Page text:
SCSO checks for sales of alcohol and tobacco to minors
Looking for minors to participate in compliance checks in the county
by Dawn Ballou, Pinedale Online!
October 30, 2009
It is illegal to sell alcohol to minors under the age of 21 in Wyoming.
The Sublette County Sheriff’s Office (SCSO) periodically conducts tests of establishments that are permitted to sell or serve alcohol and tobacco to ensure they are checking identification of anyone they question is under legal age to purchase these products.
The SCSO held a press conference on Thursday, October 29, to get out the word they are looking for people who will agree to be "test minors" to participate in the alcohol and tobacco state-authorized compliance checks within the county.
Deputy Al Kaderavek, in charge of conducting the compliance checks with the SCSO, said individuals who cooperate with the sheriff’s office in these checks must meet the following criteria:
- Be between the ages of 18 and 20.
- Have no prior convictions for Minor in Possession (MIP).
- Be able to follow directions.
- Be honest, and willing to step into the role.
Youths who agree to be a test minor don’t have to live locally, but it is more convenient if they do, Kaderavek said.
Deputy Kaderavek said the compliance test minor is instructed in advance they must be truthful about their age, if asked, and they must carry and be able to present their real identification. The minor is not permitted to mislead the bartender in any way. The test minor must not wear any disguises, additional make-up, or in any way attempt to alter their appearance to make themselves look older than they actually are. The SCSO photographs the minor prior to each session so they have a visual record of how the minor looked and the clothes they were wearing during the compliance checks. Deputy Kaderavek said officers are always nearby when compliance checks are done and they hear the entire conversation between the business representative and the minor attempting to buy alcohol. The minor never touches the alcohol during the compliance check.
The guidelines for establishments that sell or serve alcohol are to check for ID for anyone who looks under the age of 30.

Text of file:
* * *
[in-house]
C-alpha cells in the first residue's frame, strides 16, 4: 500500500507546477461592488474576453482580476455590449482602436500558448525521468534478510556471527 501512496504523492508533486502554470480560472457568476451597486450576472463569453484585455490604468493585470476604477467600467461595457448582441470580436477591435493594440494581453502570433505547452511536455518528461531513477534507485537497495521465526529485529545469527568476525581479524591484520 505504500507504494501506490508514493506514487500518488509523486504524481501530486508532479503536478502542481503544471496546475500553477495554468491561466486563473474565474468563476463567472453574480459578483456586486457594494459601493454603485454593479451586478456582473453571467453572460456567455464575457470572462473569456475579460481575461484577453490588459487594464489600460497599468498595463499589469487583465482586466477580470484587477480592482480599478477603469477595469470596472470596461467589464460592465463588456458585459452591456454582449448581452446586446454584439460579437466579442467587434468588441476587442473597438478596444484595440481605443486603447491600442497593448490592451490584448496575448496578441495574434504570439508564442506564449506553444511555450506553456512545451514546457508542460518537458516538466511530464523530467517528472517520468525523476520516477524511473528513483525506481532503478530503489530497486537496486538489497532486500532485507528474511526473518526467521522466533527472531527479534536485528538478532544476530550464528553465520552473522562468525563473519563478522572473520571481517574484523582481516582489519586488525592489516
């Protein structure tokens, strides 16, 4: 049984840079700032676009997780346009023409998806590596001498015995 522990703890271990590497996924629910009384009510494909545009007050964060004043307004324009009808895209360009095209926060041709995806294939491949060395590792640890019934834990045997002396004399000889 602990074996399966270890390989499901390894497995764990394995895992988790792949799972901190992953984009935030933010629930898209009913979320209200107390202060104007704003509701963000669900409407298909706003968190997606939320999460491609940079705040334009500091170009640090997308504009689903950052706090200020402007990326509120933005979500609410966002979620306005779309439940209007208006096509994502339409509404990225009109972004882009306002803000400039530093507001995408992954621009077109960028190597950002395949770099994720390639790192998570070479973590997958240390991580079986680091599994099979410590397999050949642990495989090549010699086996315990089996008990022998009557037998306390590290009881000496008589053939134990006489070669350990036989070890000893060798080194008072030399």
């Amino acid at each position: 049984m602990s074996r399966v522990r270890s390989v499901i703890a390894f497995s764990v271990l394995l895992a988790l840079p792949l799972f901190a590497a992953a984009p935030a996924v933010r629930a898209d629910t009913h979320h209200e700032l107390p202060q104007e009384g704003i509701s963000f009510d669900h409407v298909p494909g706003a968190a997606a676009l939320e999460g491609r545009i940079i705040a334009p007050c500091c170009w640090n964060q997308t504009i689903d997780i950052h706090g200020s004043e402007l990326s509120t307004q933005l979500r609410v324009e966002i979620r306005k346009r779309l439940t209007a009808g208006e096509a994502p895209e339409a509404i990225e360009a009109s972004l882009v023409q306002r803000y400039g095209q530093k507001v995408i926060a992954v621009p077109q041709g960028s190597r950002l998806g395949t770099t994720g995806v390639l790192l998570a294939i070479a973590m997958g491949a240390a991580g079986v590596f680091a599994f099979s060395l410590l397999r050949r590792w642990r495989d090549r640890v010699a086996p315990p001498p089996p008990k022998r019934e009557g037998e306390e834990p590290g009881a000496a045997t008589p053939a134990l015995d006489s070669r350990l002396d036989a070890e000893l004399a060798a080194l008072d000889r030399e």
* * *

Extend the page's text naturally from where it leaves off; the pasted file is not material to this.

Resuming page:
Anyone who sells alcohol to a minor may face a misdemeanor penalty of $750 fine and up to six months in jail. Anyone cited for this infraction has to immediately see a judge for the offense. Citations go to the State Liquor Commission and any establishment who has an employee that sells alcohol to minors runs the risk of jeopardizing their liquor license.
Compliance checks are part of a broader initiative by Wyoming First Lady Nancy Freudenthal, through the Wyoming Department of Health, to curb childhood drinking in the state. (See the related links at the end of this story to find out more about this state-wide initiative.) The $60 paid to the minor for each compliance check comes from a grant from the Chiefs and Sherriff’s Association of Wyoming.
Sublette County Sheriff Wayne "Bardy" Bardin said there are 31 liquor licenses in Sublette County. "There isn’t one person who would wantonly sell to anyone underage and jeopardize their liquor licenses." He said it is a fast-paced business with one customer after another, and sometimes employees get into trouble when they don’t take the time to check identification.
"There is absolutely no trickery involved in it," emphasized SCSO Captain Mike Peterson. "It takes 30 seconds to ask and look at ID," he said."It’s not tough. When in doubt, don’t serve."
The compliance checks are to ensure establishments are meeting the law and find out who is selling to underage people and who is not. Last year around 30 percent of the people tested in the county did not pass the first round of compliance checks. That has prompted an increased effort to provide information and education to local establishments to make sure employees who serve alcohol know the law and are doing ID checks.
The SCSO offers a free TIPS training class (Training for Intervention ProcedureS) and they have packets they give out to establishments with information detailing ID check guidelines, training materials, and state statutes that deal with sales of alcohol to minors.
Deputy Kaderavek said some of the beer wholesale companies offer special calendars and calculators that make it easy to determine the date for legal age for each day of the year. There are also booklets available that show pictures of all the kinds of IDs used in all the 50 states (driver’s licenses, passports, green cards, etc), so store sales clerks and bartenders can see what identification looks like for all other states.
In Wyoming, the graphic design layout of the driver’s license for anyone under age 21 looks different from the layout of the license of a legal adult (portrait versus landscape layout orientation of the driver’s license).
Establishments that sell alcohol and tobacco are aware officials may check them at anytime during the year for compliance to test they are not selling to underage persons. Most establishments post signs at prominent locations in their places of businesses advising it is illegal to sell alcohol to anyone under the age of 21 and their employees routinely "card" customers to check identification for proof of age. Sales persons encountering any minor attempting to purchase alcohol is expected to ask the youth to leave the place of business.
The Sheriff’s Department also conducts tobacco sales compliance checks within the county using similar methods. It is illegal for anyone under the age of 18 to purchase tobacco.
Any youth interested in participating in Sublette County alcohol or tobacco compliance checks, or for more information about topics covered in this article, contact Deputy Kaderavek at the Sublette County Sheriff’s Office in the Sublette County Courthouse in Pinedale, or call 307-367-4378.